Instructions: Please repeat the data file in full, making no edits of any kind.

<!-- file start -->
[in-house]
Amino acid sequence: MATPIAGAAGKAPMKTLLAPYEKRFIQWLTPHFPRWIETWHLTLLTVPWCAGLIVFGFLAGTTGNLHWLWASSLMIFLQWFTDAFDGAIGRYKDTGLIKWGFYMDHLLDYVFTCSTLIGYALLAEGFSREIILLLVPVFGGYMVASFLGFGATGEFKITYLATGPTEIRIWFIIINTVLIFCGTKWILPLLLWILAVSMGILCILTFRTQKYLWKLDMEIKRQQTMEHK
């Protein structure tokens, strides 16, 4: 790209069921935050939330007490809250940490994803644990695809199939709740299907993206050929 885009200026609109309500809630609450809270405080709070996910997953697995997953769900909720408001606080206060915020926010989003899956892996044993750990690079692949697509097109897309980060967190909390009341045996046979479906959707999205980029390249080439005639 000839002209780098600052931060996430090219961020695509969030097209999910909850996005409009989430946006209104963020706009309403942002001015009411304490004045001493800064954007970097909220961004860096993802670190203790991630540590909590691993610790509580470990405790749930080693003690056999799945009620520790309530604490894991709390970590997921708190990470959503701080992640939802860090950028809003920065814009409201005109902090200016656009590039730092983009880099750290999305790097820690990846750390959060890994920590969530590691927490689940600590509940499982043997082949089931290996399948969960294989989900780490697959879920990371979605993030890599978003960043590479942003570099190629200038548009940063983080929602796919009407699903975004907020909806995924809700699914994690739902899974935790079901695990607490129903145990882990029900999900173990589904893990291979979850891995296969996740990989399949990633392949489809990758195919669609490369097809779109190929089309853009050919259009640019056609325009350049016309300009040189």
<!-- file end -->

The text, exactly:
[in-house]
Amino acid sequence: MATPIAGAAGKAPMKTLLAPYEKRFIQWLTPHFPRWIETWHLTLLTVPWCAGLIVFGFLAGTTGNLHWLWASSLMIFLQWFTDAFDGAIGRYKDTGLIKWGFYMDHLLDYVFTCSTLIGYALLAEGFSREIILLLVPVFGGYMVASFLGFGATGEFKITYLATGPTEIRIWFIIINTVLIFCGTKWILPLLLWILAVSMGILCILTFRTQKYLWKLDMEIKRQQTMEHK
């Protein structure tokens, strides 16, 4: 790209069921935050939330007490809250940490994803644990695809199939709740299907993206050929 885009200026609109309500809630609450809270405080709070996910997953697995997953769900909720408001606080206060915020926010989003899956892996044993750990690079692949697509097109897309980060967190909390009341045996046979479906959707999205980029390249080439005639 000839002209780098600052931060996430090219961020695509969030097209999910909850996005409009989430946006209104963020706009309403942002001015009411304490004045001493800064954007970097909220961004860096993802670190203790991630540590909590691993610790509580470990405790749930080693003690056999799945009620520790309530604490894991709390970590997921708190990470959503701080992640939802860090950028809003920065814009409201005109902090200016656009590039730092983009880099750290999305790097820690990846750390959060890994920590969530590691927490689940600590509940499982043997082949089931290996399948969960294989989900780490697959879920990371979605993030890599978003960043590479942003570099190629200038548009940063983080929602796919009407699903975004907020909806995924809700699914994690739902899974935790079901695990607490129903145990882990029900999900173990589904893990291979979850891995296969996740990989399949990633392949489809990758195919669609490369097809779109190929089309853009050919259009640019056609325009350049016309300009040189």